Most of the Chinese arts are a form of gongfu. That means almost without exception, the Chinese arts usually aim at high level of perfection through persistent and long period of training and practice. The famous examples are martial arts, sword dances. One may also say Chinese paintings and calligraphy are a form of gongfu.
In China, it is said in the past, during the so-called elegant gatherings of scholars and after a few cups of wing, it was quite common to have those among the guests who were highly literati often – under the admiring eyes of others – took up the brush, writing poems or famous sayings in beautiful and creative calligraphic forms. In fact, the practice of performing calligraphy at gatherings or even banquets has survived in the Chinese societies until today.
There are good reasons on why Chinese arts are suitable for performing in front of others. Using calligraphy as an example, in additional to its being a gongfu, there are other points that promote its performative qualities:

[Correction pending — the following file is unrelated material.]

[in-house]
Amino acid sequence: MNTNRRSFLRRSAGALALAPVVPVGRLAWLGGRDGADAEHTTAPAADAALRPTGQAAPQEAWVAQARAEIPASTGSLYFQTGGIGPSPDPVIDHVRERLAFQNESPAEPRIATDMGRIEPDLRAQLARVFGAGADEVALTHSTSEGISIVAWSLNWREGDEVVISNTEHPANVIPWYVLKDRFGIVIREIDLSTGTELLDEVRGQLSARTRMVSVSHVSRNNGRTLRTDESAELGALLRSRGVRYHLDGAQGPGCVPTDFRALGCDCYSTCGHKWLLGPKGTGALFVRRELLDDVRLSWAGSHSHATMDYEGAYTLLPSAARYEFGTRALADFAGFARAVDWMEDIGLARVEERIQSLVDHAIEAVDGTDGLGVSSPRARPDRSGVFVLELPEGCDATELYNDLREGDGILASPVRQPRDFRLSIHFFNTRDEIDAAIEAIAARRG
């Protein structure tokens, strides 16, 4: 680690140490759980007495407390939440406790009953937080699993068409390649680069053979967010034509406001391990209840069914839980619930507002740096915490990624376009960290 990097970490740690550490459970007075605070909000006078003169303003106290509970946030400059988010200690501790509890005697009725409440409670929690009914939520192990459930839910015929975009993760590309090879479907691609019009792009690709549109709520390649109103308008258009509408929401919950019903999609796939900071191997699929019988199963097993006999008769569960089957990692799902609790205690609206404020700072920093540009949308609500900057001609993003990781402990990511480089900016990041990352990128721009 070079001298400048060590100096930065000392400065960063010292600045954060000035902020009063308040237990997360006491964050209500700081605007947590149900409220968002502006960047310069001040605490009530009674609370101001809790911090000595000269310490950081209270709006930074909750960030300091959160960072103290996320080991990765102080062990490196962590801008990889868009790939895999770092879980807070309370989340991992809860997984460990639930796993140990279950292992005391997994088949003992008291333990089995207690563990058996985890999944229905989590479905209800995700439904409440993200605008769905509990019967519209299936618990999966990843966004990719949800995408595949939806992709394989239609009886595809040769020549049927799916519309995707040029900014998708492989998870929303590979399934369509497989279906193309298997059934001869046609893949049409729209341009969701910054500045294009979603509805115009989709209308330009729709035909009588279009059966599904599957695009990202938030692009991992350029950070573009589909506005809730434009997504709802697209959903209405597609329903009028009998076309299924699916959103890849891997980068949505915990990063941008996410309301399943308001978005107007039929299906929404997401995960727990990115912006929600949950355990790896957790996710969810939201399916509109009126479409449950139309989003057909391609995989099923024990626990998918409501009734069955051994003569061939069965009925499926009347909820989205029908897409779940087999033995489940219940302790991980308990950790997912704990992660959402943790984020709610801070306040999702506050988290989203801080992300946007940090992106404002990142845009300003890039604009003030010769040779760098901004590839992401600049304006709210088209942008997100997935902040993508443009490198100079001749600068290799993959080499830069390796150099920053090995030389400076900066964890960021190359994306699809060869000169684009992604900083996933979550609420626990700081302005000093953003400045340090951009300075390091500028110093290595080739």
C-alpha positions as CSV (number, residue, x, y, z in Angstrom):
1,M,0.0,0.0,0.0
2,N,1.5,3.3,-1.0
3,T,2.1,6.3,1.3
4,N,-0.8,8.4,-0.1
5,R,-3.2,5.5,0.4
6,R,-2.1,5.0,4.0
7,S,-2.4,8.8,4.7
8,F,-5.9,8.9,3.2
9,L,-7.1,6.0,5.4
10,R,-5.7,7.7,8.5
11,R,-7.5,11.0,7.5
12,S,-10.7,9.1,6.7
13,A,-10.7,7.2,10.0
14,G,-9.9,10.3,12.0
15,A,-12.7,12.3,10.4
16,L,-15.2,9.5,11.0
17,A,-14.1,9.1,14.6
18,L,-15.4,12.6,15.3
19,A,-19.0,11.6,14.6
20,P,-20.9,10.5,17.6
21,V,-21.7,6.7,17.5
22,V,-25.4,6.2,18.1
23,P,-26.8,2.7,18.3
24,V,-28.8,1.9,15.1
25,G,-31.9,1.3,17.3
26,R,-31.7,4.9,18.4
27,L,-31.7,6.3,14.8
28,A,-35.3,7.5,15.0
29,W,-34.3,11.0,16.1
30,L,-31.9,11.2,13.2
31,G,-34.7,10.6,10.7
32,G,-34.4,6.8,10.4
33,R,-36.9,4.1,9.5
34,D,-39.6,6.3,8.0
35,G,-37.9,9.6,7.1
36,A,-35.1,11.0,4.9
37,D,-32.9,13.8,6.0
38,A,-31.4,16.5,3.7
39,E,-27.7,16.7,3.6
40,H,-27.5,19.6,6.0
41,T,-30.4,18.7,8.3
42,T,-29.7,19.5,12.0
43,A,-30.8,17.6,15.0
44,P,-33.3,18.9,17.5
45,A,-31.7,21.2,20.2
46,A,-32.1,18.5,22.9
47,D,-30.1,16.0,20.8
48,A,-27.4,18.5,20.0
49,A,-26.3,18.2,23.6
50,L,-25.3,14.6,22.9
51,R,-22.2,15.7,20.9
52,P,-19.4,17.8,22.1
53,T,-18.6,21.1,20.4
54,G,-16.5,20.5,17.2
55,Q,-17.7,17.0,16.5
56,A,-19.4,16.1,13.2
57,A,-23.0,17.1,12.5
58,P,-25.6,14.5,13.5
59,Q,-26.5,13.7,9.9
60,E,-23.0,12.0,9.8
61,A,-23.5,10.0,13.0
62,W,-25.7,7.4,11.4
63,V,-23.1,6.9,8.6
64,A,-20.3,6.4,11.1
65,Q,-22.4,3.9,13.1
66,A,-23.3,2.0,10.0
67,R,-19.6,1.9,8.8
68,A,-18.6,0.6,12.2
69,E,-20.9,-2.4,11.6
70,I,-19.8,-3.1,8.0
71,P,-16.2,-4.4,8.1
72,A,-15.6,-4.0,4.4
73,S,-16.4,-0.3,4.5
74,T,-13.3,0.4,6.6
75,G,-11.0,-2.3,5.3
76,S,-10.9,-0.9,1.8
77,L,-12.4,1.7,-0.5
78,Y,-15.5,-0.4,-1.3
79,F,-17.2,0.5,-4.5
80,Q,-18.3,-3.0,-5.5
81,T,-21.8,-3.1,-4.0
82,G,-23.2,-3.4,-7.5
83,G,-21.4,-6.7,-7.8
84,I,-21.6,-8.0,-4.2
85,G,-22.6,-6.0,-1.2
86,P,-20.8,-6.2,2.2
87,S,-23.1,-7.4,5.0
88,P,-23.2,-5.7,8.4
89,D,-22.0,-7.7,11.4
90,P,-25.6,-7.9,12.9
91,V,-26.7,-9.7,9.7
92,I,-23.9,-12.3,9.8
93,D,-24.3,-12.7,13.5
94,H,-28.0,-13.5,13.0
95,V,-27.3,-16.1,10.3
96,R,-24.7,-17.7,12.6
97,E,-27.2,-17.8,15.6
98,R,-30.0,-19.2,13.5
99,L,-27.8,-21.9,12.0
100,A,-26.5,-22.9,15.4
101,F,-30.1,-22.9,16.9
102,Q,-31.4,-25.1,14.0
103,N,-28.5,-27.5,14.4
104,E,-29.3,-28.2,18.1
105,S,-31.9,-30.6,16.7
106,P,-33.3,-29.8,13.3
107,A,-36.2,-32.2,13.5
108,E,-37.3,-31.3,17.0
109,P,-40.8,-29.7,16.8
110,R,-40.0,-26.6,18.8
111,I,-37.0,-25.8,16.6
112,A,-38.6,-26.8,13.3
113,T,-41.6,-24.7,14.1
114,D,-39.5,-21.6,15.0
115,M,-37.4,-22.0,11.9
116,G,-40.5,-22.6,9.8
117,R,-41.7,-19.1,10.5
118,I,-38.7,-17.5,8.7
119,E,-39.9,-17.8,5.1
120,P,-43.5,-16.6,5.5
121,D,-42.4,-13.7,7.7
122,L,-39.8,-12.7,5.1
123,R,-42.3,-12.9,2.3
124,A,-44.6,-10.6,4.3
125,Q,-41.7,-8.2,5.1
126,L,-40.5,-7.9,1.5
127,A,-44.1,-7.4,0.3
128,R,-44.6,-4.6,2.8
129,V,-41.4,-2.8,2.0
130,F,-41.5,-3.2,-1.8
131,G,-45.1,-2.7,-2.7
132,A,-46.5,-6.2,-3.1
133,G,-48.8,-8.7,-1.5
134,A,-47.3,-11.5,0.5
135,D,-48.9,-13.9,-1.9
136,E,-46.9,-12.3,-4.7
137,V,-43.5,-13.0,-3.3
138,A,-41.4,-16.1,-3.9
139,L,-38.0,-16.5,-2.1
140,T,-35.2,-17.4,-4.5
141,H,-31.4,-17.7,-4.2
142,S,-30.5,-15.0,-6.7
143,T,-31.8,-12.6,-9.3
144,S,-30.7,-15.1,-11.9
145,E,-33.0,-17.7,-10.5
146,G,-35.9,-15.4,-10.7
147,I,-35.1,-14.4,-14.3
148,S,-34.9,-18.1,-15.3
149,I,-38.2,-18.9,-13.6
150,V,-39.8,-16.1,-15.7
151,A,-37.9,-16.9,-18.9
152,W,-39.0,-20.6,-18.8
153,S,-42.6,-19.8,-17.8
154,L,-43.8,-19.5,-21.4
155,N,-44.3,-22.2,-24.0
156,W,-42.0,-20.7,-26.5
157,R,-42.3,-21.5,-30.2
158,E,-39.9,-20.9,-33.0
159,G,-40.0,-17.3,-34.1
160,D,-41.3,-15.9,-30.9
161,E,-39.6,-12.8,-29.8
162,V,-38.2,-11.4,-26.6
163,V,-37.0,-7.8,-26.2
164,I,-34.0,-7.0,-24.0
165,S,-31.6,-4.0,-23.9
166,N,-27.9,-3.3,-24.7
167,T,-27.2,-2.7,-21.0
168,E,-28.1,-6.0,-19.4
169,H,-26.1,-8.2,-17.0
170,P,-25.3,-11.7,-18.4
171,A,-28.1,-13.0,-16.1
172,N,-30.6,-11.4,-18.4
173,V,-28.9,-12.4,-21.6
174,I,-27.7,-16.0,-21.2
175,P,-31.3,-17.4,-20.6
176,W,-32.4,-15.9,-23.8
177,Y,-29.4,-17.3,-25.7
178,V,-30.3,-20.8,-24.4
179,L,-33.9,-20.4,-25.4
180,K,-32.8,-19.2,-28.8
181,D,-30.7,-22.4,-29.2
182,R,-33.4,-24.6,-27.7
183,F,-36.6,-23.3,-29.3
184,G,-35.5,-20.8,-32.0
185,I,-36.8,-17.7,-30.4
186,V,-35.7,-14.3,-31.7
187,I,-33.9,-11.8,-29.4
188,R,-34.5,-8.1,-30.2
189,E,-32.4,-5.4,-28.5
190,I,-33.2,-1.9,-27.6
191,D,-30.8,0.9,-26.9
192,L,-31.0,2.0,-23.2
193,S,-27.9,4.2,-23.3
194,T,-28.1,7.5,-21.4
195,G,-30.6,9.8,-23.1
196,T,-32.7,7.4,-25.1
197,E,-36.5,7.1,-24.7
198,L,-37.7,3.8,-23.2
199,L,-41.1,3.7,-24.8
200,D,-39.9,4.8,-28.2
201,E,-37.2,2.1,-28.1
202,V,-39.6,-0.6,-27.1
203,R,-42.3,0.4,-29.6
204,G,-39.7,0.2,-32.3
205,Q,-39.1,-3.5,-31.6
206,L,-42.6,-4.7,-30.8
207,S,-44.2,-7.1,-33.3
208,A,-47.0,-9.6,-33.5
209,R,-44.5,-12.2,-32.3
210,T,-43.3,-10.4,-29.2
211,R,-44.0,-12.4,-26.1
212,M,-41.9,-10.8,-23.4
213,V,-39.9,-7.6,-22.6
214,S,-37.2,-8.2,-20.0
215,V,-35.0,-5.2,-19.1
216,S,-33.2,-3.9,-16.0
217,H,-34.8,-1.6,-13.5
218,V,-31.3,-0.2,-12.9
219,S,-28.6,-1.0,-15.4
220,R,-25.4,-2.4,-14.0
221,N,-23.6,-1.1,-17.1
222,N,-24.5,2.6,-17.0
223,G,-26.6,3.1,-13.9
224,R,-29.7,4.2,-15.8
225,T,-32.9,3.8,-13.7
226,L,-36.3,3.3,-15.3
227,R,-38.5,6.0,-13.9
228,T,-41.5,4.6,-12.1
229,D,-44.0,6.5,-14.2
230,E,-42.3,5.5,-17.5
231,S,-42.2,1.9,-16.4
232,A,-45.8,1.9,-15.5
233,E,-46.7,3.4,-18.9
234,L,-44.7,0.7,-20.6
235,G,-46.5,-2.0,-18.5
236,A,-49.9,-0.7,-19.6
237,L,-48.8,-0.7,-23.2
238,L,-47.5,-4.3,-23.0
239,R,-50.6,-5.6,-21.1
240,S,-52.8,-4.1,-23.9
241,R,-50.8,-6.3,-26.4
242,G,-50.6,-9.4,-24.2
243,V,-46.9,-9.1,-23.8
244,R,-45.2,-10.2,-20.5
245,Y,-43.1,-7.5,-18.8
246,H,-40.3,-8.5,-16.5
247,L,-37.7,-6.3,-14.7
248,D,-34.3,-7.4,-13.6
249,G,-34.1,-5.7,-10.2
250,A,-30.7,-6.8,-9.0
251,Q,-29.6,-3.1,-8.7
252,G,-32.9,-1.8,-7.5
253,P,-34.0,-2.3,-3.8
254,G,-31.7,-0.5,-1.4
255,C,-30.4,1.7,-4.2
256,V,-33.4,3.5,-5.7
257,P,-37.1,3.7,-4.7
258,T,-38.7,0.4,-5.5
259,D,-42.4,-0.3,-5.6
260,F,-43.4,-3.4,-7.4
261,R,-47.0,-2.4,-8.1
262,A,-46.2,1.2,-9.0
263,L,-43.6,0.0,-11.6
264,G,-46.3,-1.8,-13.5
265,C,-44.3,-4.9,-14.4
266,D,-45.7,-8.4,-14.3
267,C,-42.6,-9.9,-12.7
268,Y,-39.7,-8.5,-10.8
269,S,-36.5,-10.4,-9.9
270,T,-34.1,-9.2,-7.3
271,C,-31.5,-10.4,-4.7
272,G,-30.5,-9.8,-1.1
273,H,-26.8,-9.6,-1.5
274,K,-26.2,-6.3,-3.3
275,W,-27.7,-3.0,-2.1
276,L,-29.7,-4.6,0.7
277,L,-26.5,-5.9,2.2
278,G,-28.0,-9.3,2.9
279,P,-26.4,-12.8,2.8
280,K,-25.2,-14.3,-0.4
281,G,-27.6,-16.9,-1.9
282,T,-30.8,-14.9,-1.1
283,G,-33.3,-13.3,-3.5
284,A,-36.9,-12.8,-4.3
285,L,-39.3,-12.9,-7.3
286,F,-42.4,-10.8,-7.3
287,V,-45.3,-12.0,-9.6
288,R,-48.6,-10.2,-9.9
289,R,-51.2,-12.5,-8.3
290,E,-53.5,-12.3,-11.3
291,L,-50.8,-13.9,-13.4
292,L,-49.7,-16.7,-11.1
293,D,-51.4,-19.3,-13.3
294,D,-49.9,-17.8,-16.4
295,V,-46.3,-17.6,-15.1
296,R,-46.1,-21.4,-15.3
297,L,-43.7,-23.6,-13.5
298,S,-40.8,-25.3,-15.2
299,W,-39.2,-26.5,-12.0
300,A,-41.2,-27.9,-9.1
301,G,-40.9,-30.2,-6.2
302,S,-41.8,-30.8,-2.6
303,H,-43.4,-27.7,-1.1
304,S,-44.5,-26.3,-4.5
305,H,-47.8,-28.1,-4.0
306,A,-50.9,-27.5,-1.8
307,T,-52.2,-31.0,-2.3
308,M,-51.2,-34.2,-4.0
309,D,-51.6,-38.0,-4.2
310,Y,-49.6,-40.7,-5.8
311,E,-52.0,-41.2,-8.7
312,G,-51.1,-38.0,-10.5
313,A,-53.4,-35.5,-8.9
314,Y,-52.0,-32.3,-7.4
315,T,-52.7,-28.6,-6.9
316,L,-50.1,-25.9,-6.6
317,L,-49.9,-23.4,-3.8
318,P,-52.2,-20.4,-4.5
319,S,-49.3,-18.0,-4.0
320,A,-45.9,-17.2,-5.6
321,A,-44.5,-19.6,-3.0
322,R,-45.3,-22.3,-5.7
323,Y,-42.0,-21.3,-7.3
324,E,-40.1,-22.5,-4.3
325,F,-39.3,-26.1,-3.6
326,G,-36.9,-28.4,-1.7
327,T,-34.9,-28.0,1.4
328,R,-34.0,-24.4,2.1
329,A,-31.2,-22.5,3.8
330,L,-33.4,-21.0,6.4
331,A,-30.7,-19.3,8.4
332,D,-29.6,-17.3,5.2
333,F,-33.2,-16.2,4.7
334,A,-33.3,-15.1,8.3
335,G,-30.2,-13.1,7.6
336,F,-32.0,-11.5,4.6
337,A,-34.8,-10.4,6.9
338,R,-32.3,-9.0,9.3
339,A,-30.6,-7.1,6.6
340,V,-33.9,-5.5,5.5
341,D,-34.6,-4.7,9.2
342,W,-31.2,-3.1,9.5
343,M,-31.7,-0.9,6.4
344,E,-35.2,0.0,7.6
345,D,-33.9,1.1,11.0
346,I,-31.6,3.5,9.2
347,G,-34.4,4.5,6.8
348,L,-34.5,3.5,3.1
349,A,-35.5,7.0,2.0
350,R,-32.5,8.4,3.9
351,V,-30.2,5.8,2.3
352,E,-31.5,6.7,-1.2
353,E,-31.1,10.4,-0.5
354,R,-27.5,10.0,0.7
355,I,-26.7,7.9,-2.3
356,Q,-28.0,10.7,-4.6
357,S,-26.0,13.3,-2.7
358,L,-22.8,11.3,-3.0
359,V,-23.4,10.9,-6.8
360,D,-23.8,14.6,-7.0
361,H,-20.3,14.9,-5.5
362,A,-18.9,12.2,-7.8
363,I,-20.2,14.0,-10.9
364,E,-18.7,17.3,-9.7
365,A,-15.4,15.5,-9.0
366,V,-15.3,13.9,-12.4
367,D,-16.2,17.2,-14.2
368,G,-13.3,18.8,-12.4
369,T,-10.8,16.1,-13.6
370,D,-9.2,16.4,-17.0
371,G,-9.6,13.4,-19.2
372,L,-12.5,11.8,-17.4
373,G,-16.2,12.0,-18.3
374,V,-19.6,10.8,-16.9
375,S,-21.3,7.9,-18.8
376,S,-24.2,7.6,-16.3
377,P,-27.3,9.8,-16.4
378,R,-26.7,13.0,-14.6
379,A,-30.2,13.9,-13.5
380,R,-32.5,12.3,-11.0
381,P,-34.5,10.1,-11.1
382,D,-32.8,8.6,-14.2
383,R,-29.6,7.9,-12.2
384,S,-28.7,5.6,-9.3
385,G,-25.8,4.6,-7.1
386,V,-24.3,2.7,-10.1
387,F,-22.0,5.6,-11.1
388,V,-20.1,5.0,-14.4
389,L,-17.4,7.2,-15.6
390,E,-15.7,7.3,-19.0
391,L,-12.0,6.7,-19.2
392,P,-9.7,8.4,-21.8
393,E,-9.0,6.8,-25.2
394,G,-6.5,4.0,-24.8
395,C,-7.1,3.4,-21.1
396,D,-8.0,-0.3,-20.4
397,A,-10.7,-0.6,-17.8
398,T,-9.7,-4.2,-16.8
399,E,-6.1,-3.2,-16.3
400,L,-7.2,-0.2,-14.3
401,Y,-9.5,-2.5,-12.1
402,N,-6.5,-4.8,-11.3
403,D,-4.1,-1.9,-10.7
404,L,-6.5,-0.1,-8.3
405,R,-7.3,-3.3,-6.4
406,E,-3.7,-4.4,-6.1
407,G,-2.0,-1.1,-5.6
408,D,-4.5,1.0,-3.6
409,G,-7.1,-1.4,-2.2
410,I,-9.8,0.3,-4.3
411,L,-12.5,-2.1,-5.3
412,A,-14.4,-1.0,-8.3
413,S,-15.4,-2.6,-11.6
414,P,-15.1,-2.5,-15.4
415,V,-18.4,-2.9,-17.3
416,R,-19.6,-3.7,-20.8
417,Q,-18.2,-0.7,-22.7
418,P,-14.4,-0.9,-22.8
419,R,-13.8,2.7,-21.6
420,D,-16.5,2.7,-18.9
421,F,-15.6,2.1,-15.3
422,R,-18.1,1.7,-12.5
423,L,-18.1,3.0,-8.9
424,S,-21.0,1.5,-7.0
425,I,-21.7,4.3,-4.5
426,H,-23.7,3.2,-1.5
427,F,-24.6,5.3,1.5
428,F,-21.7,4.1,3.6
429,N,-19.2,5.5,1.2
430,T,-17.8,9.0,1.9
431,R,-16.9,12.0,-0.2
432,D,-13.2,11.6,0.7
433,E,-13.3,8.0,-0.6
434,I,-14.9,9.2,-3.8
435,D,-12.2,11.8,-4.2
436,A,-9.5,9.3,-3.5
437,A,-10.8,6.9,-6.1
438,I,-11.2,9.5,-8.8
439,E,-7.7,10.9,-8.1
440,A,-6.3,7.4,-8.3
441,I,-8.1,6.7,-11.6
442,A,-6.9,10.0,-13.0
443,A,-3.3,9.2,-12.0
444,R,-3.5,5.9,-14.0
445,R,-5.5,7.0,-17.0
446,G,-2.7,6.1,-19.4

1. There is an order or sequential movement in calligraphy in which characters have to be written. It therefore has the character of being a process which makes it suitable for performance.
2. There are in touch ups in writing calligraphy. If an artist is not happy with certain strokes, he usually discards the whole piece. Thus, in writing calligraphy, a kind of concentration like in the performing arts is necessary.
3. In calligraphy, emphasis on the line also concerns such notions as strength and well as momentum and gesture of the brushstroke, because these are forces that determine the dynamic flow and the expressive quality of the line. Needless to say, gesture and momentum are also central elements in other performing arts.
4. The highest quality in Chinese calligraphy is ‘spiritual resonance’ which is said to have a definite relationship to the personality of the artist. This may come across as a certain spiritual presence or power of the artists which can be appreciated particularly when performing.
There is no lack of writings in Chinese aesthetic literature in which these performative aspects of Chinese art are highlighted. We shall talk about them at appropriate times.